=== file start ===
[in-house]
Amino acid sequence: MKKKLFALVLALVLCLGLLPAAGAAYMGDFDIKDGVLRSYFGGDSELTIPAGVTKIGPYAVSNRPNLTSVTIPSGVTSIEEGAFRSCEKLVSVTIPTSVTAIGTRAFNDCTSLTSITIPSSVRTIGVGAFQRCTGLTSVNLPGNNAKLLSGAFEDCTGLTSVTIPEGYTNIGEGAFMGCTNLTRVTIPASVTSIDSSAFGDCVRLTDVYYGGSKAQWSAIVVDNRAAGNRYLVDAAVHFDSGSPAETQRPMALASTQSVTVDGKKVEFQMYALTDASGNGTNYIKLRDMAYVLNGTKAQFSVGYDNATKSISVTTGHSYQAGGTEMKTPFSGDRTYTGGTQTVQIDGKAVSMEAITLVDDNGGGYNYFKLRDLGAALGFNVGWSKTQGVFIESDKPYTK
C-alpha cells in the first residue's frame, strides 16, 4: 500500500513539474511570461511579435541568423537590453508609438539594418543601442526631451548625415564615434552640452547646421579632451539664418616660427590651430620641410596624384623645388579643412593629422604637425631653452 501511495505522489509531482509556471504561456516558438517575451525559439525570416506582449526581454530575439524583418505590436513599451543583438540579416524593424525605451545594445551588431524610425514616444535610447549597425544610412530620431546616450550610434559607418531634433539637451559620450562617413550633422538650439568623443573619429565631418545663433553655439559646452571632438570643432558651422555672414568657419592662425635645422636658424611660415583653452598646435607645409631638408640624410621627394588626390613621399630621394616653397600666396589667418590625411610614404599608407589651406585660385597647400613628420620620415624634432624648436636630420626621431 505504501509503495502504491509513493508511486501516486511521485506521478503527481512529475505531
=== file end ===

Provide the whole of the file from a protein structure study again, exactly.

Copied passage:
[in-house]
Amino acid sequence: MKKKLFALVLALVLCLGLLPAAGAAYMGDFDIKDGVLRSYFGGDSELTIPAGVTKIGPYAVSNRPNLTSVTIPSGVTSIEEGAFRSCEKLVSVTIPTSVTAIGTRAFNDCTSLTSITIPSSVRTIGVGAFQRCTGLTSVNLPGNNAKLLSGAFEDCTGLTSVTIPEGYTNIGEGAFMGCTNLTRVTIPASVTSIDSSAFGDCVRLTDVYYGGSKAQWSAIVVDNRAAGNRYLVDAAVHFDSGSPAETQRPMALASTQSVTVDGKKVEFQMYALTDASGNGTNYIKLRDMAYVLNGTKAQFSVGYDNATKSISVTTGHSYQAGGTEMKTPFSGDRTYTGGTQTVQIDGKAVSMEAITLVDDNGGGYNYFKLRDLGAALGFNVGWSKTQGVFIESDKPYTK
C-alpha cells in the first residue's frame, strides 16, 4: 500500500513539474511570461511579435541568423537590453508609438539594418543601442526631451548625415564615434552640452547646421579632451539664418616660427590651430620641410596624384623645388579643412593629422604637425631653452 501511495505522489509531482509556471504561456516558438517575451525559439525570416506582449526581454530575439524583418505590436513599451543583438540579416524593424525605451545594445551588431524610425514616444535610447549597425544610412530620431546616450550610434559607418531634433539637451559620450562617413550633422538650439568623443573619429565631418545663433553655439559646452571632438570643432558651422555672414568657419592662425635645422636658424611660415583653452598646435607645409631638408640624410621627394588626390613621399630621394616653397600666396589667418590625411610614404599608407589651406585660385597647400613628420620620415624634432624648436636630420626621431 505504501509503495502504491509513493508511486501516486511521485506521478503527481512529475505531